Originally reviewed March 11th, 2011
The Man Who Loved Books Too Much is definitely the wrong title for this book, because that’s really not what this book is about. The love of stories is something I can relate to, easily — or even the love of beautiful first editions. The amoral antics of a thief who wants to have books as a status symbol, and the wishy-washy morals of the story-hungry writer, are not something I can sympathise with as much. And I increasingly worried about the latter. She could have reported thefts of books worth thousands and thousands of dollars; she could have reported credit card fraud; she could have helped to discover where Gilkey hid the books.
By the end of the book, I wasn’t sure that she would do that last — and I knew she didn’t report the thefts or the fraud. She becomes an unreliable narrator, I think. I mean, humans already tend to be, because even the most honest of us have fallible memories. I was almost more interested in that increasing swing to being on Gilkey’s side.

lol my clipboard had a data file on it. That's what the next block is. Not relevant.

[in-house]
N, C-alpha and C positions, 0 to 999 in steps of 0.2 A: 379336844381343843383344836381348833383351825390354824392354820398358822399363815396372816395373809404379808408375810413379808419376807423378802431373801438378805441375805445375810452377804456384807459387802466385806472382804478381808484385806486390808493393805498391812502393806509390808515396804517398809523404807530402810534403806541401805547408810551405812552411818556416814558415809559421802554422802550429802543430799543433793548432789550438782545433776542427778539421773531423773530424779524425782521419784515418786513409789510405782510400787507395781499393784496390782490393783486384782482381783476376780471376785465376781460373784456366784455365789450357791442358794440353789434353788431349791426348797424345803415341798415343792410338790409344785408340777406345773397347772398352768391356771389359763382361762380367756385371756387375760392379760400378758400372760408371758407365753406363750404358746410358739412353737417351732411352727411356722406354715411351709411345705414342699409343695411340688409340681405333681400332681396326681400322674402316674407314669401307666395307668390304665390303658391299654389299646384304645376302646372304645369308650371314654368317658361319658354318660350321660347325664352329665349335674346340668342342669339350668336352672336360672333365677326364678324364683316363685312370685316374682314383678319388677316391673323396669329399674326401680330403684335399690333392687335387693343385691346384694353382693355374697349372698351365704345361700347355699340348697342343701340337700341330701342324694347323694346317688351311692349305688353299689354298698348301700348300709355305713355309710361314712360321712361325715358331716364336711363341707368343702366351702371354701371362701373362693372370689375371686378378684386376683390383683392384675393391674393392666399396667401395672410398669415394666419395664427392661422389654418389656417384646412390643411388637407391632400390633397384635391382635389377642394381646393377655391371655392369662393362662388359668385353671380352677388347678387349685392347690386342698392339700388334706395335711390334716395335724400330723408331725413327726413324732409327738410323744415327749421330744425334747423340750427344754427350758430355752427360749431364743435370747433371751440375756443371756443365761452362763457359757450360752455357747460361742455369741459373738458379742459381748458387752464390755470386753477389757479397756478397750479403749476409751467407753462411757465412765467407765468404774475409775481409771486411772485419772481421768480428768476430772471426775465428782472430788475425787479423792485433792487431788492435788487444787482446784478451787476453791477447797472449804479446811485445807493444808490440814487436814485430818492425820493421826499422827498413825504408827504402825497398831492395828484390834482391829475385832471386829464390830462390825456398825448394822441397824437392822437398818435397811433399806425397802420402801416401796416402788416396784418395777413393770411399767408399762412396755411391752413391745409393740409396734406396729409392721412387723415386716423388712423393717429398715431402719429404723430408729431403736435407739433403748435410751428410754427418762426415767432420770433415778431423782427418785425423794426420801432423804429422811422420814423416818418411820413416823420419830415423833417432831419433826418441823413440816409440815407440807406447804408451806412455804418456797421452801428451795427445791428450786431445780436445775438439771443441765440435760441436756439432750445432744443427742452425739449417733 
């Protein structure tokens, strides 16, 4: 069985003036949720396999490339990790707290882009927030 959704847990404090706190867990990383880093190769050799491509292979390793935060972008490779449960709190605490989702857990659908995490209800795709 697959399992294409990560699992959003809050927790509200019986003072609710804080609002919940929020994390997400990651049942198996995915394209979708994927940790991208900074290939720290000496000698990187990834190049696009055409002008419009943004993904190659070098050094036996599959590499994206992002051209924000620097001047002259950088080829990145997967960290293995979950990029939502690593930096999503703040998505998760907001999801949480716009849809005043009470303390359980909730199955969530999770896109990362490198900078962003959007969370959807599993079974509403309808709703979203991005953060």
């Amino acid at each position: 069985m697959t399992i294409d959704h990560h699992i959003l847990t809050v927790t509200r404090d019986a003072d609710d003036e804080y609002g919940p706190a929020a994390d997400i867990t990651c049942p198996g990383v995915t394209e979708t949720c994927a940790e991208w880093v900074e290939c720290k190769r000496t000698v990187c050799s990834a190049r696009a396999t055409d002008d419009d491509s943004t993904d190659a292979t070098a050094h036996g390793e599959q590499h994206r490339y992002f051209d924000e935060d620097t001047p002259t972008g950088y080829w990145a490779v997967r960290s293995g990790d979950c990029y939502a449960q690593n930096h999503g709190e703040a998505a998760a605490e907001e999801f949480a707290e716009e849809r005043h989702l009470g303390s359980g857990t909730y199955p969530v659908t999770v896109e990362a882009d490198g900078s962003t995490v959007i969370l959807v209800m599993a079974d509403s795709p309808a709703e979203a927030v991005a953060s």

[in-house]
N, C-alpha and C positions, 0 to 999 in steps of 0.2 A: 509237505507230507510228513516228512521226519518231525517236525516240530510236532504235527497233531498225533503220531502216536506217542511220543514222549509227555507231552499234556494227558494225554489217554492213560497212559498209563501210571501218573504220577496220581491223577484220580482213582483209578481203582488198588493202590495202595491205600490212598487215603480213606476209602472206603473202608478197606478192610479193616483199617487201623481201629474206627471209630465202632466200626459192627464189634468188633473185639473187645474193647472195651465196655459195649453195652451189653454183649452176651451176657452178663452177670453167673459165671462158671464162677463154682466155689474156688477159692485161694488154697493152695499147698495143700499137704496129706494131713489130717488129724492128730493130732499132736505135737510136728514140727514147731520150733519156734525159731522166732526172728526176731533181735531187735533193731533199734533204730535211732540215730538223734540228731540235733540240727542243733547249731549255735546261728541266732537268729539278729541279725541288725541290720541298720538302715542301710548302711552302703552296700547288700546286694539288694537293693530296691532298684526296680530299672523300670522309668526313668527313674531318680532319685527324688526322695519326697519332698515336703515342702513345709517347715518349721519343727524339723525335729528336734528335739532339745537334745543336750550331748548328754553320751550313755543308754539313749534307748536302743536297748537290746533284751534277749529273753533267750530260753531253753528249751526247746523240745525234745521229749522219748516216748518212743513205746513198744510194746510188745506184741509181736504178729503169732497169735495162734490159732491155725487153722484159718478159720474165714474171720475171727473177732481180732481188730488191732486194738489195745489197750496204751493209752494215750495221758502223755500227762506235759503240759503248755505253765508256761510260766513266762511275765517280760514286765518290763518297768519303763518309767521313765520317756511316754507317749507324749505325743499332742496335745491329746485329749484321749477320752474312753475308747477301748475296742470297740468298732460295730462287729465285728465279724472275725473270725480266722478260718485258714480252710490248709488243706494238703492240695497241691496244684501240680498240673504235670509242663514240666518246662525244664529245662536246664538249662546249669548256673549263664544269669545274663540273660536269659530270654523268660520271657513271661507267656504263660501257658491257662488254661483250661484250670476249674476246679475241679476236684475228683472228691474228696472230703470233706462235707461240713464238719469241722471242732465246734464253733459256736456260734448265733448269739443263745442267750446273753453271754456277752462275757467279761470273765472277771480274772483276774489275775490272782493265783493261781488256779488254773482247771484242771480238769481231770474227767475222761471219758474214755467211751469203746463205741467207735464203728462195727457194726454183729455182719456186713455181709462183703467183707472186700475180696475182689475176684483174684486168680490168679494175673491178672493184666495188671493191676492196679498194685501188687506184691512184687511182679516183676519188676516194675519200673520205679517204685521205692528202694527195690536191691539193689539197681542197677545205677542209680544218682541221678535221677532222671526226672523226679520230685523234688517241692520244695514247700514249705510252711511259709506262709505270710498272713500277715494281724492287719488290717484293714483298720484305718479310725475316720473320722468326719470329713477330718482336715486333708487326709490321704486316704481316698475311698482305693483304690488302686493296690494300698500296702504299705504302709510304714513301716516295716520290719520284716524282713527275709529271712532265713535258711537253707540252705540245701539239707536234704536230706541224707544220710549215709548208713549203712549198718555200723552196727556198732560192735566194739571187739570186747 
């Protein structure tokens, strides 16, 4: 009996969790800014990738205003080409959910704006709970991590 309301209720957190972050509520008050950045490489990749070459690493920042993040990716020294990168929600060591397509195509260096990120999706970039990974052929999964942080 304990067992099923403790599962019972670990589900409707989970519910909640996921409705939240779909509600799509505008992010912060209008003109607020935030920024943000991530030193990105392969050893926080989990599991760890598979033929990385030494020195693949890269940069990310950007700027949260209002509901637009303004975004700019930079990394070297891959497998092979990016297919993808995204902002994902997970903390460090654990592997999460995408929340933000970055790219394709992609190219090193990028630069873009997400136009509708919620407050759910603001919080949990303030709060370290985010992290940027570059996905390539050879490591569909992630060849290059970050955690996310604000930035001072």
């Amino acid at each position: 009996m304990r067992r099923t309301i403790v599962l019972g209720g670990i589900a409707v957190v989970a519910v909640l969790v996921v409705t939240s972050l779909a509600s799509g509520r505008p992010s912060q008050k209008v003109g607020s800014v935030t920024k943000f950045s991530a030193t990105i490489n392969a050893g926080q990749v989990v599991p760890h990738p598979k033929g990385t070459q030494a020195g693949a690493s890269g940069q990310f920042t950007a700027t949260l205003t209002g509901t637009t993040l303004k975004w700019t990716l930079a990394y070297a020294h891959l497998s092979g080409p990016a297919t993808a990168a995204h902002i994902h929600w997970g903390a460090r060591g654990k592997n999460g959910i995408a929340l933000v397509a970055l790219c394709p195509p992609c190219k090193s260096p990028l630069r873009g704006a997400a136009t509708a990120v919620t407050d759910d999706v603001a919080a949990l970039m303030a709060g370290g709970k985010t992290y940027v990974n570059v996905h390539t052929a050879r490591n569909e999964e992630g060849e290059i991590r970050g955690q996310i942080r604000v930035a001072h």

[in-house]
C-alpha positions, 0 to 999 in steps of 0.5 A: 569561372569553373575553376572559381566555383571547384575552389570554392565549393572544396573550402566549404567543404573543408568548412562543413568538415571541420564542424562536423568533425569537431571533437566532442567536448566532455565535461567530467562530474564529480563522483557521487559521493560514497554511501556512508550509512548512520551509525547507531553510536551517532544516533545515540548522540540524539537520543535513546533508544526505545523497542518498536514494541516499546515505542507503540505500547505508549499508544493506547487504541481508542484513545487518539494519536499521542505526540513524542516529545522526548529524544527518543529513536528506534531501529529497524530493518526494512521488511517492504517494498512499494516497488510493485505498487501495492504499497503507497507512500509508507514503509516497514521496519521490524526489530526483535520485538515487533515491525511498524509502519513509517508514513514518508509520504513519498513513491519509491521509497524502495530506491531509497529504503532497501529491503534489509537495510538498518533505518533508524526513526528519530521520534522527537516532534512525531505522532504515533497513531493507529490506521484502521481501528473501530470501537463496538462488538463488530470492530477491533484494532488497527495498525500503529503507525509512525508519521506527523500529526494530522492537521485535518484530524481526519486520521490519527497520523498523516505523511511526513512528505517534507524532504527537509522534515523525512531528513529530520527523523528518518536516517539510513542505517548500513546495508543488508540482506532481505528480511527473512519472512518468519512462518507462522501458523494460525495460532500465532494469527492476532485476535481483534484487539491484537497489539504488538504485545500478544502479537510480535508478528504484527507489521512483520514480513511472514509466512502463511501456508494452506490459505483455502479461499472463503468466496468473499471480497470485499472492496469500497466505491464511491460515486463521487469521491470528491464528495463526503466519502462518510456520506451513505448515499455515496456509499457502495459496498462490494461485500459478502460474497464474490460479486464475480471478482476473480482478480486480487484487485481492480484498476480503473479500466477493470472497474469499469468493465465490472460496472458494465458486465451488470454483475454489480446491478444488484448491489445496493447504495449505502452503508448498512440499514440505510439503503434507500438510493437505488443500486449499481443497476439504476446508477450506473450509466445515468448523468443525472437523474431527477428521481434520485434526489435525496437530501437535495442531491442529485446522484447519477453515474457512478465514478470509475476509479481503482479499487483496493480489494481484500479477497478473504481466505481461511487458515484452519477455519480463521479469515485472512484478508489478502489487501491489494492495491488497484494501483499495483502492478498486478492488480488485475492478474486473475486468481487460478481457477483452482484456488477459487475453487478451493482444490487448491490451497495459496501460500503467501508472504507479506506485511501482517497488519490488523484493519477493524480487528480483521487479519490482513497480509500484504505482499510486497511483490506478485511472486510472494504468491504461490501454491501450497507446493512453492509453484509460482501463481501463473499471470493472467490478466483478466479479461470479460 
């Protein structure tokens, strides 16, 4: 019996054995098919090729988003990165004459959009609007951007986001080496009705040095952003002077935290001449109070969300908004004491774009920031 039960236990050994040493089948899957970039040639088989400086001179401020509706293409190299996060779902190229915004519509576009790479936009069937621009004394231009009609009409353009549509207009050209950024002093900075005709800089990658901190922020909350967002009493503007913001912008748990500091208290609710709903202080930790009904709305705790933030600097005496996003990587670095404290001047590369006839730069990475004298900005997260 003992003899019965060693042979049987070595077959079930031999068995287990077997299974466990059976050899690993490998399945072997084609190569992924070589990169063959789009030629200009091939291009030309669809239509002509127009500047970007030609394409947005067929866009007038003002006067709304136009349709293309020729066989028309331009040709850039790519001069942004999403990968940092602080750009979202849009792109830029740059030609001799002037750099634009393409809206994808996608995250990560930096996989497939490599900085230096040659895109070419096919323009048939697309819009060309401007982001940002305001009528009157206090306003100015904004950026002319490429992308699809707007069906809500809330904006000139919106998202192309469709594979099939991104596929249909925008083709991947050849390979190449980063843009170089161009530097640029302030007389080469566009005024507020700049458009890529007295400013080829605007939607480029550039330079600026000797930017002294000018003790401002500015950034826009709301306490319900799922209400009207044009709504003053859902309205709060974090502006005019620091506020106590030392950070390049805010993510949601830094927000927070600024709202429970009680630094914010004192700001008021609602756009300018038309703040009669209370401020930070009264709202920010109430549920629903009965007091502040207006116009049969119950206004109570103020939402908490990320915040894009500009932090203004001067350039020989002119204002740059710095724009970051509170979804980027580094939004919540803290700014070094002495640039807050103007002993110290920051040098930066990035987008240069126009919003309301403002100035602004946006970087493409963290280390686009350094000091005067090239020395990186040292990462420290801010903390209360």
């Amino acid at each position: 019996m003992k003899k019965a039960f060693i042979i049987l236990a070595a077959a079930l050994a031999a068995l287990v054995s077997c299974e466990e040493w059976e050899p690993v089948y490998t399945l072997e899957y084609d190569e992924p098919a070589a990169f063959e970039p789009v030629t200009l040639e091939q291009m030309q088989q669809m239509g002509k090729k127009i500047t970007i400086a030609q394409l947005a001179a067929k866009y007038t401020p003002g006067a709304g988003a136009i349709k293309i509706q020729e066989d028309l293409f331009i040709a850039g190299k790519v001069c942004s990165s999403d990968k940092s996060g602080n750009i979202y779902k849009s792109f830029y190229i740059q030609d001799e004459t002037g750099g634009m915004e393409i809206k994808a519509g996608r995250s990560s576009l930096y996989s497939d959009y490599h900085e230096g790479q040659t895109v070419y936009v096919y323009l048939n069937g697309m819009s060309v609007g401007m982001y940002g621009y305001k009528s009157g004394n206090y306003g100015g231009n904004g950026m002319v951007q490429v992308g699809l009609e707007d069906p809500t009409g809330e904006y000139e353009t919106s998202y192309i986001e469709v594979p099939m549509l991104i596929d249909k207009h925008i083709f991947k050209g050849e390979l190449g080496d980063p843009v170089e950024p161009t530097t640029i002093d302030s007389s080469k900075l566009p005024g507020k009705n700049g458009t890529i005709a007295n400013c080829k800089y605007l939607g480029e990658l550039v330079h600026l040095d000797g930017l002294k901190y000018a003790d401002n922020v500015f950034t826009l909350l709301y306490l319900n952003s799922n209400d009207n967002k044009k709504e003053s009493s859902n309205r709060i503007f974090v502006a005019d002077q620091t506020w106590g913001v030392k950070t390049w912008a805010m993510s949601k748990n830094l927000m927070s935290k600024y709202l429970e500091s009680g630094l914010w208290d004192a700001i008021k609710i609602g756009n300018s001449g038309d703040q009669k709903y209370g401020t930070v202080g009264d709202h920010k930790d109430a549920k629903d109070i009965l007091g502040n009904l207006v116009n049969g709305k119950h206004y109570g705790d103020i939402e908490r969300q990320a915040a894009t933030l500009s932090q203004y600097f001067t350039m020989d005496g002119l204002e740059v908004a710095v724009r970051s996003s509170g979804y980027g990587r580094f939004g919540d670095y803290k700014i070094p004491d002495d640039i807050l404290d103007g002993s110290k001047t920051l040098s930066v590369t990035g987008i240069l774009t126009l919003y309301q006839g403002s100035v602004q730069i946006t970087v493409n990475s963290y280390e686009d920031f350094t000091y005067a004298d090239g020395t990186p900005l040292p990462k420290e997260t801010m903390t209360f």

In any case, as a book, it’s easy to read, though not exactly glittering prose. It’s a collection of recollections and personal musings, none of which I found particularly interesting. The more interesting figure of Ken Sanders, the “bibliodick”, was rapidly written out as he began to notice the author’s growing bias and unethical practices.